Viewing posts for the category life
Sometimes I prevent myself from doing something kind for someone else with the thought "I am being too nice, this is weird."
I've decided that whenever I get to that question "Is doing x nice or weird?" to err on the side of being too nice. Based on the notion that I would rather be a little too nice and it
To be short: Kindness Rules. Pass it on.
I've been trying to write a post on value creation and rent capture for a couple weeks now. My words weren't coming together the way I wanted and while researching I stumbled upon Yishan Wong's Quora answer to the question "What does it mean to create value?" He captures exactly the point I wanted to make, so I scrapped my writing and here is Yishan's full response:
What does it mean to create value?
It means making something out of nothing using human effort and ingenuity.
"Creating value" is a very important concept that for years I thought was just a business buzzword, but it captures a very important distinction from doing other things that make money, as making money is a big thing in our world, and for better or worse it's often the source of a lot of grief, joy, and politics.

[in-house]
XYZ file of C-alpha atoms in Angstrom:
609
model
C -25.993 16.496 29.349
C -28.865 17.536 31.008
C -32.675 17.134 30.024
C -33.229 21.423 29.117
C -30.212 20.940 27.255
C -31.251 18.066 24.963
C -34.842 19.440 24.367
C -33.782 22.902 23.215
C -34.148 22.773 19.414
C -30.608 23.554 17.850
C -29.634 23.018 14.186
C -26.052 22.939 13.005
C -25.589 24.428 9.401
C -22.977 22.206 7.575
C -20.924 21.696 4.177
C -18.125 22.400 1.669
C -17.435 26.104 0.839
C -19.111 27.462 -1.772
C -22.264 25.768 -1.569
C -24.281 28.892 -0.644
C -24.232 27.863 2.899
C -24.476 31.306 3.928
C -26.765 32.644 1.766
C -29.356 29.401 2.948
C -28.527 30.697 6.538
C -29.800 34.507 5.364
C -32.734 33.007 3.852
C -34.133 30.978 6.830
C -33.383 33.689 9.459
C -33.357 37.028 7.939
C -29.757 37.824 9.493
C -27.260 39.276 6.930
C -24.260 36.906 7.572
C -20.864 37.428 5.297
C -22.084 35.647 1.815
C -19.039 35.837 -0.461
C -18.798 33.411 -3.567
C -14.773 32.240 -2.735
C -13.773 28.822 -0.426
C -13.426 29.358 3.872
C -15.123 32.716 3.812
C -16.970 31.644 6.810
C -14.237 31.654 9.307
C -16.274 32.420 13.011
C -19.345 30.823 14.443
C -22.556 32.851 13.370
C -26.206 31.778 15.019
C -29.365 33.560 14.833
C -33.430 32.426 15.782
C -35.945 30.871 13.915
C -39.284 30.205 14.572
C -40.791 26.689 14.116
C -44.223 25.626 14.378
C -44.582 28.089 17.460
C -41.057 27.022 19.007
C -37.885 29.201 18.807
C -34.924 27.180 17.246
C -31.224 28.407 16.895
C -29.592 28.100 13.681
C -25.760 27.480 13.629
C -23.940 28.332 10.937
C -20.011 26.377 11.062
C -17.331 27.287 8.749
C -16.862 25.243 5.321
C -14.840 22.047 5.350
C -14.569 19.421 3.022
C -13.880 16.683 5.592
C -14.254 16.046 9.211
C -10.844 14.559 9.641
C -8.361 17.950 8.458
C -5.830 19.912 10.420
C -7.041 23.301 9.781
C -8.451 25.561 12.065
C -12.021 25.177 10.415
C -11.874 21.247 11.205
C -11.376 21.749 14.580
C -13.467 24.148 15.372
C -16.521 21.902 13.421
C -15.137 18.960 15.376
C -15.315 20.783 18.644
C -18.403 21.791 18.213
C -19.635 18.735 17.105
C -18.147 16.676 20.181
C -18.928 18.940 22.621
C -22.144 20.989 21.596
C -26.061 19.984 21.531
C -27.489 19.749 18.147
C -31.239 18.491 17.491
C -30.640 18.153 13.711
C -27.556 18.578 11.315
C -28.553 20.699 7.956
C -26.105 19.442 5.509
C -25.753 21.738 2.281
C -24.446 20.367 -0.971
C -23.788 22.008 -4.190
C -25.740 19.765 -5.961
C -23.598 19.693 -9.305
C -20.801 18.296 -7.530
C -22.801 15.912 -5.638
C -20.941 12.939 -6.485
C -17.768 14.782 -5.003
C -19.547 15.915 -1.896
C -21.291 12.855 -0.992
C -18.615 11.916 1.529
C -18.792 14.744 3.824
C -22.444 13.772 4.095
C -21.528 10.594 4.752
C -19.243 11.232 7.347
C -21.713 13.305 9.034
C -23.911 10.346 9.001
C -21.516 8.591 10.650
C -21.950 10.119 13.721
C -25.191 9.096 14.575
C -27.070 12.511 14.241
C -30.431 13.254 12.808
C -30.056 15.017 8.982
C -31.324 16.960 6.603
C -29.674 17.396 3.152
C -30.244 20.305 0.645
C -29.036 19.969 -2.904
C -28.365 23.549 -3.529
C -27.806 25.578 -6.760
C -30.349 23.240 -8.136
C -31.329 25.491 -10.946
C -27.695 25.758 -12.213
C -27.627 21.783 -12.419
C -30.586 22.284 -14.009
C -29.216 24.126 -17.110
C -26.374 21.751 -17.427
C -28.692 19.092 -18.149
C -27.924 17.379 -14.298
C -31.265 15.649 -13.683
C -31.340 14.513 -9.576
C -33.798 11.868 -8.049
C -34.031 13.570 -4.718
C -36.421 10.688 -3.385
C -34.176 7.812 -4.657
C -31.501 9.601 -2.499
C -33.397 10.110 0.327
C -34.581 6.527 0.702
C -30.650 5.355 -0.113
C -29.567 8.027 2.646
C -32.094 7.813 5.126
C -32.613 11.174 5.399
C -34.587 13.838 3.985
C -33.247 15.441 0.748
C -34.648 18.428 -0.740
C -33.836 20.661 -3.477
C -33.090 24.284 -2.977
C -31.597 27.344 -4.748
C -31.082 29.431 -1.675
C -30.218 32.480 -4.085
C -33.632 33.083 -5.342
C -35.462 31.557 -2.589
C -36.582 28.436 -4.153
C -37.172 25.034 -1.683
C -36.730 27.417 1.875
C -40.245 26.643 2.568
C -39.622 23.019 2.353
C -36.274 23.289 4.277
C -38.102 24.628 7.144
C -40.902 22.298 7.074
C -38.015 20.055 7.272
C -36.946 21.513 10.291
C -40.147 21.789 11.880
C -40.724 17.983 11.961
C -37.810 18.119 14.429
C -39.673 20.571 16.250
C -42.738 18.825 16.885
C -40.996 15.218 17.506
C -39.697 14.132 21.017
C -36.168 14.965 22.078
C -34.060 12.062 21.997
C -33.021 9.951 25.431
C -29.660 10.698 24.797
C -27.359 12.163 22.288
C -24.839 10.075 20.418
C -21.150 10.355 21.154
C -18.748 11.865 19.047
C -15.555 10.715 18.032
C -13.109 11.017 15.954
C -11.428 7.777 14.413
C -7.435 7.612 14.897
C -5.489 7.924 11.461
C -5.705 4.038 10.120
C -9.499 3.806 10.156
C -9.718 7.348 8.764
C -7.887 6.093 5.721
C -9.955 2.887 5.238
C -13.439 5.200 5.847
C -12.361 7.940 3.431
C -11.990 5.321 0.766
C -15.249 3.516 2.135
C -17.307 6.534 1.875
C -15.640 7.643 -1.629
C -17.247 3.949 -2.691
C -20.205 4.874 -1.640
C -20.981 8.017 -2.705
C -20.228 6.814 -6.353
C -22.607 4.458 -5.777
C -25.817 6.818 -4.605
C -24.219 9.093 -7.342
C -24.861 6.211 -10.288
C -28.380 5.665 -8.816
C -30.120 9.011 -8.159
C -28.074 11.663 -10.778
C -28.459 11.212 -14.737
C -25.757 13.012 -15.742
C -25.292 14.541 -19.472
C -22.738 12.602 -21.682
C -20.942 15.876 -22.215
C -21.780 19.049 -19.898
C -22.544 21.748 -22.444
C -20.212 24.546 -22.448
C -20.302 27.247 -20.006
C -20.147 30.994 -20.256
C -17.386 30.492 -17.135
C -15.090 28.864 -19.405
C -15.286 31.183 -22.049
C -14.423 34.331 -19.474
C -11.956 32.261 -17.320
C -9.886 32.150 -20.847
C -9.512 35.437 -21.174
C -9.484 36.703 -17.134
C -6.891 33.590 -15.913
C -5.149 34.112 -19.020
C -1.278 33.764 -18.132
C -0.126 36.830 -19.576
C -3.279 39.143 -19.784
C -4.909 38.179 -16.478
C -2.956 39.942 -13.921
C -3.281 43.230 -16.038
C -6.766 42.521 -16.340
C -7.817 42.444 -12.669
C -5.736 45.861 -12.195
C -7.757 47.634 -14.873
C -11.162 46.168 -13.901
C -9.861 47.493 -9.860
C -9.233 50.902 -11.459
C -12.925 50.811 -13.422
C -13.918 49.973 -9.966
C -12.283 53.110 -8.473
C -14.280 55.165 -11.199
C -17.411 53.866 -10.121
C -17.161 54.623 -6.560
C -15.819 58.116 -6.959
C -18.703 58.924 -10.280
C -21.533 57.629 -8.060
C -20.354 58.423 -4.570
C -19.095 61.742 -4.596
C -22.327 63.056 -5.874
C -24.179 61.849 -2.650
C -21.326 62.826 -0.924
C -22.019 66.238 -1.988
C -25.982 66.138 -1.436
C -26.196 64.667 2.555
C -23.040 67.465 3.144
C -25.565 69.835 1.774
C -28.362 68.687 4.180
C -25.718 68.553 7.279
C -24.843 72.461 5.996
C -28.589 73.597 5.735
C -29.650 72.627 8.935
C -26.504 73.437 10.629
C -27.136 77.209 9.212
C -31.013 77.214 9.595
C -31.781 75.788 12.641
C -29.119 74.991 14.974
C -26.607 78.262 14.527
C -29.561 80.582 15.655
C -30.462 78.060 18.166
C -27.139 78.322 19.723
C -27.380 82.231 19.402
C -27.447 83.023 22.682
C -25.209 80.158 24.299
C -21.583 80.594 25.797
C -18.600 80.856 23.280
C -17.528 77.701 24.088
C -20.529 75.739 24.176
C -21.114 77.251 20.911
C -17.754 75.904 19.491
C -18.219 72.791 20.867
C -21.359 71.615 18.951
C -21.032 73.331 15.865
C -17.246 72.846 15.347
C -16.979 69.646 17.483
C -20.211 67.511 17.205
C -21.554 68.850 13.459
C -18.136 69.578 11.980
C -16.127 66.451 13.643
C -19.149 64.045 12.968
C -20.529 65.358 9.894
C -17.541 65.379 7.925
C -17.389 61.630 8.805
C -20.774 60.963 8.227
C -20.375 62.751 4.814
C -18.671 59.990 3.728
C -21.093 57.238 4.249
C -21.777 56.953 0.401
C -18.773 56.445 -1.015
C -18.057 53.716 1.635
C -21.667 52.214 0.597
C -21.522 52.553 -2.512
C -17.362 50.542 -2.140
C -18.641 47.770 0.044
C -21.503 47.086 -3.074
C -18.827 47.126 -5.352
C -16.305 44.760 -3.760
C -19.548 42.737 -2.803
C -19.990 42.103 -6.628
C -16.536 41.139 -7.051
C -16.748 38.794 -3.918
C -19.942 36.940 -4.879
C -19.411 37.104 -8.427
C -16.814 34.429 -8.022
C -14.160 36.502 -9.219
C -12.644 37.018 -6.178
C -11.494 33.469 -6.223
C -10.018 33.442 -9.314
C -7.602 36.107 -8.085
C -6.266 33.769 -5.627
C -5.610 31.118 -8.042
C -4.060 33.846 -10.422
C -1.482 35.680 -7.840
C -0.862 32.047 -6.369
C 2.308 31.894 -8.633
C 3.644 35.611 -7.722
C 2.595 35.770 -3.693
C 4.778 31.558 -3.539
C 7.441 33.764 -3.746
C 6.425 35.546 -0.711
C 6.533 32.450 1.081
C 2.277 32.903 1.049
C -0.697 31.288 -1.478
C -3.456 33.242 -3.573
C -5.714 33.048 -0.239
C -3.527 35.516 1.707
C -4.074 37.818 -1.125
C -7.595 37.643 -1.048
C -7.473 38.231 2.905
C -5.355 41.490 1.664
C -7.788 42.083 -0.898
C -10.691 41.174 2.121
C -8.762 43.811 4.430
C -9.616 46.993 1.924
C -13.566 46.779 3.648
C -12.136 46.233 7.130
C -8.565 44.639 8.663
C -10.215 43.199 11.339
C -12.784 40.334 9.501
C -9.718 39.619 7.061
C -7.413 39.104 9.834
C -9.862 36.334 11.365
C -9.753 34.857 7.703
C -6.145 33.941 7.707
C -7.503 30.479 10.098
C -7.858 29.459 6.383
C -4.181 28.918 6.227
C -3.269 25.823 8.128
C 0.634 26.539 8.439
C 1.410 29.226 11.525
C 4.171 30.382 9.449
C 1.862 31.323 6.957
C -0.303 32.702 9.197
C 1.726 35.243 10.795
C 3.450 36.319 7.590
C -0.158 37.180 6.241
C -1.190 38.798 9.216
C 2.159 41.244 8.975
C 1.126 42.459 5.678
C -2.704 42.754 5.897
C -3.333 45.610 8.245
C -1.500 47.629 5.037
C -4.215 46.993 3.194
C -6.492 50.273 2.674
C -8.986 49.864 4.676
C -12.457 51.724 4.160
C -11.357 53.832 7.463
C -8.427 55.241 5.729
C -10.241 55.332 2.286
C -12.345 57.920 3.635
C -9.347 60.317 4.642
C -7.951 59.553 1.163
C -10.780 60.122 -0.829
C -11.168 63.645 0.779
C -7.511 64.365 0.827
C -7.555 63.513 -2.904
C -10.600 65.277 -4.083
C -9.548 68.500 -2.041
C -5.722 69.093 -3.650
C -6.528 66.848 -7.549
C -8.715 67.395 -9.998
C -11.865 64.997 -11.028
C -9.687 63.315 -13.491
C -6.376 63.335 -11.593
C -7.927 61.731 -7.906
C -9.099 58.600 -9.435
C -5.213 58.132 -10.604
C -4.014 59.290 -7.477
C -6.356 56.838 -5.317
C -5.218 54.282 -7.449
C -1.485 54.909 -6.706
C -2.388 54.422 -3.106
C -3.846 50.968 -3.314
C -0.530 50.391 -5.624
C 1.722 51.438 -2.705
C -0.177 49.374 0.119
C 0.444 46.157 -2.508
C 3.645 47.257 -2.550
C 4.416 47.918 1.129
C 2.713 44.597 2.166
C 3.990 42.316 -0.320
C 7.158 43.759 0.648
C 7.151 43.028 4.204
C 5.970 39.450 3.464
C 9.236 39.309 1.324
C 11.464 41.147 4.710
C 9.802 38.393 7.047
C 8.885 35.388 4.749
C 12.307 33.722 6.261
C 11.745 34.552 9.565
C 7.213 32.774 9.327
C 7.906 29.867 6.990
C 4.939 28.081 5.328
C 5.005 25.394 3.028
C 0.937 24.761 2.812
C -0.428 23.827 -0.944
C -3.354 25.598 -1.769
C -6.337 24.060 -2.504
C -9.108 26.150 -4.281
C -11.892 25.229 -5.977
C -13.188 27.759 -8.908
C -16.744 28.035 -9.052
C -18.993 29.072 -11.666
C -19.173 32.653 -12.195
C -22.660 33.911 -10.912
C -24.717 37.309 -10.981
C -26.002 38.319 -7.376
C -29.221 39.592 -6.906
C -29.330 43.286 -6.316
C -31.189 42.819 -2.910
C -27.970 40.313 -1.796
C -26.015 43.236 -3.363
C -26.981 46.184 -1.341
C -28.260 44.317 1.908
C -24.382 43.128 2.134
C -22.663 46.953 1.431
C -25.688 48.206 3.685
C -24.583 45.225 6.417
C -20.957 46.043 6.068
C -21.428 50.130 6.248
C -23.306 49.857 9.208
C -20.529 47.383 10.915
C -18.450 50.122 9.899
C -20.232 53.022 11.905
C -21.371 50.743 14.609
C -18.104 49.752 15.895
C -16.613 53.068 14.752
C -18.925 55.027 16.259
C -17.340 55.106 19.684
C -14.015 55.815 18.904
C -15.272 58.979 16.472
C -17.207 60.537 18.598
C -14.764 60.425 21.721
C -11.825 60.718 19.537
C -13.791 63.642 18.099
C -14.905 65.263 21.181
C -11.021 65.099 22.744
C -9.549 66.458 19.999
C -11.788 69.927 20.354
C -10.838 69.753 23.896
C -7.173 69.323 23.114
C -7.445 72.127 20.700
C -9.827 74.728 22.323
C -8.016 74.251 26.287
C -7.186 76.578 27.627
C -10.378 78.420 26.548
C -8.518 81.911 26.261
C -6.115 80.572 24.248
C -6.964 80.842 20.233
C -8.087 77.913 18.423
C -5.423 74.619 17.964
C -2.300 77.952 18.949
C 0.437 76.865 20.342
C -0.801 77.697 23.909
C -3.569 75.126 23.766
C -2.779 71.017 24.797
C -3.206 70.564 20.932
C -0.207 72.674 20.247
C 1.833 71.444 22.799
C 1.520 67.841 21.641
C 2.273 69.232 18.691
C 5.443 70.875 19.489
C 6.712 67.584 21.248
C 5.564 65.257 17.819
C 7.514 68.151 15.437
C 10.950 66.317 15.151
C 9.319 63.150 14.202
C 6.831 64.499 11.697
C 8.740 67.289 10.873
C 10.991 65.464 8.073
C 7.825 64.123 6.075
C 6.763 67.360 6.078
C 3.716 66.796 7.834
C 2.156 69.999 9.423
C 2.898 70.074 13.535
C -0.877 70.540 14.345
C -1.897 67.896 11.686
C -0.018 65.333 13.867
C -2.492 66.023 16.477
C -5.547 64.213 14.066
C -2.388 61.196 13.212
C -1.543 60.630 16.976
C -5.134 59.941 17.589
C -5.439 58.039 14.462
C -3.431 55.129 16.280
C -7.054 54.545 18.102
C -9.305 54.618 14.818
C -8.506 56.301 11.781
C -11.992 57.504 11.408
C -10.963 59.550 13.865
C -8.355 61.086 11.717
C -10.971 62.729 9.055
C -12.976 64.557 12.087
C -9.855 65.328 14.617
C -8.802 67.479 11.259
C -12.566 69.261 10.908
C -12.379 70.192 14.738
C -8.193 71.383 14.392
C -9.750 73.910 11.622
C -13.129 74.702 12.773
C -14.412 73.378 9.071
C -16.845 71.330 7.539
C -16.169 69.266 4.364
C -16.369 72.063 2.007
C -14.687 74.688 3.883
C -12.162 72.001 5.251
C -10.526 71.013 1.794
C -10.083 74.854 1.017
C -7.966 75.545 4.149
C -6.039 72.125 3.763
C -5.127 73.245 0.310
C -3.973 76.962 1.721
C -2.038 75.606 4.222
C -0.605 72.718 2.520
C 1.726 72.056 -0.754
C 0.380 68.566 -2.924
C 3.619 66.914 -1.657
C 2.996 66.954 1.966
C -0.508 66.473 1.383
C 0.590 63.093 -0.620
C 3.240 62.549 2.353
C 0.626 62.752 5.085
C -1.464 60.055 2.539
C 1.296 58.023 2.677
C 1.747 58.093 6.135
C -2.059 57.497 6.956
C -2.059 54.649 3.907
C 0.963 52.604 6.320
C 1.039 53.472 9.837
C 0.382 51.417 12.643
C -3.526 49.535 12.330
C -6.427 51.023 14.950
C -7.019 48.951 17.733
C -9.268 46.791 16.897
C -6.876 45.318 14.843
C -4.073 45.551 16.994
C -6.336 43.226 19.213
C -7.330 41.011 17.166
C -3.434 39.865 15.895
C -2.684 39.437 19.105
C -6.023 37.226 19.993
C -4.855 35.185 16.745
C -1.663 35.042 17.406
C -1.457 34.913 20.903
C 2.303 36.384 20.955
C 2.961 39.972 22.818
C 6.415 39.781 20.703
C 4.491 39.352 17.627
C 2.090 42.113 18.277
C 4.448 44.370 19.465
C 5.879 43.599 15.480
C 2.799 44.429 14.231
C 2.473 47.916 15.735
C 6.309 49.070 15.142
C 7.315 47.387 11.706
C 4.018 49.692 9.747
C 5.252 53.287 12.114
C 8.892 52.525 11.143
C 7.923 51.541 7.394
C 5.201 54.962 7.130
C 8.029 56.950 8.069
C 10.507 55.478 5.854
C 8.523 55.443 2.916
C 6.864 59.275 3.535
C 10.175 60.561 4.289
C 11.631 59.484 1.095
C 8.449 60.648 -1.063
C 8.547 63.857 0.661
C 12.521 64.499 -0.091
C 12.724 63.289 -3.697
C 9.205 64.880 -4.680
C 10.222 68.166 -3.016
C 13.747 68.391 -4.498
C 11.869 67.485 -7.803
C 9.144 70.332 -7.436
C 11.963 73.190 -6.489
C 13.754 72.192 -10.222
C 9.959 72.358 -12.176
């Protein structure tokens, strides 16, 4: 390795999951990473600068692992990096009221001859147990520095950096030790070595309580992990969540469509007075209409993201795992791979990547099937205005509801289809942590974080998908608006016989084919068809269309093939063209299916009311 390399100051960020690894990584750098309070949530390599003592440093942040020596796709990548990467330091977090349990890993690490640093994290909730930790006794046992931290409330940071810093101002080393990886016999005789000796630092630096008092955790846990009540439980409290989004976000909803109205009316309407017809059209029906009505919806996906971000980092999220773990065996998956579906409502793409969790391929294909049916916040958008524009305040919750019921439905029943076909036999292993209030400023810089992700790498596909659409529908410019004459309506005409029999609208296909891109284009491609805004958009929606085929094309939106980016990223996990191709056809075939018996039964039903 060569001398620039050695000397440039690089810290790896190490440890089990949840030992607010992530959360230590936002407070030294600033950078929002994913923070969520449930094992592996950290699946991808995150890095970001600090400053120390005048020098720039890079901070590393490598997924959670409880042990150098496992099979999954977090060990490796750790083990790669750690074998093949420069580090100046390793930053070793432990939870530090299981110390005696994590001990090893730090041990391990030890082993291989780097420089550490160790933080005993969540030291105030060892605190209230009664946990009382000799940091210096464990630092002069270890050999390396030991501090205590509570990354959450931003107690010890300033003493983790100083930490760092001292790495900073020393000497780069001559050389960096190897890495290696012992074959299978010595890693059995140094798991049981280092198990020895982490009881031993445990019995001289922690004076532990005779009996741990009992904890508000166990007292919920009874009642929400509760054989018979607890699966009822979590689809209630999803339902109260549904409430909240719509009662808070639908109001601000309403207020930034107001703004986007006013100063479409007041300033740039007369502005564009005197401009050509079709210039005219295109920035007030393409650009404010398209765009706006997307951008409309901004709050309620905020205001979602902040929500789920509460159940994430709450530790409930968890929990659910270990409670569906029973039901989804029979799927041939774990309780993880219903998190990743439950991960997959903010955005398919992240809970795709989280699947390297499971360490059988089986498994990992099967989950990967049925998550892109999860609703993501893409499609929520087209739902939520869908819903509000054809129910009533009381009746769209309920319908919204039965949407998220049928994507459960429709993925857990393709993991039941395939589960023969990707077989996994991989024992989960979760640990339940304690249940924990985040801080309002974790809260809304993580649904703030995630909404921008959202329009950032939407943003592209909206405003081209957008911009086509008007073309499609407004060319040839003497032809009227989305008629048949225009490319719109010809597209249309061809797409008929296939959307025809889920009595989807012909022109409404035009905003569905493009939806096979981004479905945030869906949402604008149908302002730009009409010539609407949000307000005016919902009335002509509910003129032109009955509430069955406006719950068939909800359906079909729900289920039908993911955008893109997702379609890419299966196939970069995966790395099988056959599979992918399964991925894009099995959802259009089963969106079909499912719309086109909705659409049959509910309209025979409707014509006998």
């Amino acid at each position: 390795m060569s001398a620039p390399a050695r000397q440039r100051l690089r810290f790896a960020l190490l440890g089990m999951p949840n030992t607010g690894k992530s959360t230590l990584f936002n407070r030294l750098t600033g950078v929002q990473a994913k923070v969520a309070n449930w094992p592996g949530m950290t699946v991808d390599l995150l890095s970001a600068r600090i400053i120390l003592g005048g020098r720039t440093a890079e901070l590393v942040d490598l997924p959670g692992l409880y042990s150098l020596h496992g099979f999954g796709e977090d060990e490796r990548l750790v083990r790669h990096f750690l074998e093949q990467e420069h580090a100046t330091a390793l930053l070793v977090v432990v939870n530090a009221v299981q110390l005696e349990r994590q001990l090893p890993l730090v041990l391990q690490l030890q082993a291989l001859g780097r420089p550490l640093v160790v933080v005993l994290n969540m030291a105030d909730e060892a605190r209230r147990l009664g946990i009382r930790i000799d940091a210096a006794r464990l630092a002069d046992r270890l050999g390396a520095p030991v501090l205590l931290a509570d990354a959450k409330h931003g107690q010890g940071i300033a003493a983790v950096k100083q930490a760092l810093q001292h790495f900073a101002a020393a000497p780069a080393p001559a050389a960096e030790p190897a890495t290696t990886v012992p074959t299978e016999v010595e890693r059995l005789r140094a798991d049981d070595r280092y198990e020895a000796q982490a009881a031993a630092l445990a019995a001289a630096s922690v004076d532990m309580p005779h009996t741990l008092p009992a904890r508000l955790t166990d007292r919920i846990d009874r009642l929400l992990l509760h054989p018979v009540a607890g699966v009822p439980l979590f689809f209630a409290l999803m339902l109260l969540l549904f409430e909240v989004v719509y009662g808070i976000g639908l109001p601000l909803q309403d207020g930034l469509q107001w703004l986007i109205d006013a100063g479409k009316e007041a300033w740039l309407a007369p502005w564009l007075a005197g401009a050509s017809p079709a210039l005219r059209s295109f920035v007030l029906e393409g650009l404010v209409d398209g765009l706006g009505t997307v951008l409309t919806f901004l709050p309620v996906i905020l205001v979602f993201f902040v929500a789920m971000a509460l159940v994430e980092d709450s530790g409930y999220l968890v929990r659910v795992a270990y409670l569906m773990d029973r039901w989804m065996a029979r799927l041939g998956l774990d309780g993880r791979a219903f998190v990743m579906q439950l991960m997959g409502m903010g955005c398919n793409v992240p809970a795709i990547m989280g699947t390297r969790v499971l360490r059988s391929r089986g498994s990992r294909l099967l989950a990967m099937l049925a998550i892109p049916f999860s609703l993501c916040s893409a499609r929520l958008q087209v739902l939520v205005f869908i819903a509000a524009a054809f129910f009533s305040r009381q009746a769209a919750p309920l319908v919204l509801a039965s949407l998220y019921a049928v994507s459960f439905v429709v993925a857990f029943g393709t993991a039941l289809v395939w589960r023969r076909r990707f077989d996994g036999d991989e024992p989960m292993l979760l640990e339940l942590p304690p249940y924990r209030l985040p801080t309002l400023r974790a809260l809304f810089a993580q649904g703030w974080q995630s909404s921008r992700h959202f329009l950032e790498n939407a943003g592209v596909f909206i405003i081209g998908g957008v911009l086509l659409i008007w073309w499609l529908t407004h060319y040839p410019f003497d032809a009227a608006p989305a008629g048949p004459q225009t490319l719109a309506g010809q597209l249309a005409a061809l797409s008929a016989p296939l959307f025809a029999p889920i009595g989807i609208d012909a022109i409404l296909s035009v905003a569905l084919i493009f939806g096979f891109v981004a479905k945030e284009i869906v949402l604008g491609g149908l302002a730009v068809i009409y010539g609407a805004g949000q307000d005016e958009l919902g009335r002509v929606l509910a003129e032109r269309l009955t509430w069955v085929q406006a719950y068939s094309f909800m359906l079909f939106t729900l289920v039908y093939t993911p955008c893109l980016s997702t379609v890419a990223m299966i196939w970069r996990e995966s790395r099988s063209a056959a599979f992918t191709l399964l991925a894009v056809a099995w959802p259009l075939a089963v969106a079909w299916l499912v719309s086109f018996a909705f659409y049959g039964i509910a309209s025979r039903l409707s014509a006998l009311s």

Creating value is something that people inherently understand from a young age, but then later forget. For instance, a five-year-old will make a birthday card for you out of construction paper. This is creation of value. When we get older, many people forget this and start to think that such shoddy handmade things are worthless, that the only value is in things we pay money for, e.g. a store-bought card or gift. But the five-year-old has no money, and no choice but to create something of value out of nothing but the application of her effort and ingenuity upon raw materials. Money simply represents this value creation - the five-year-old could sell the card for money. Likewise, money you use to buy a store-bought card came from real value you created by doing your job, which likely required your own effort and/or ingenuity.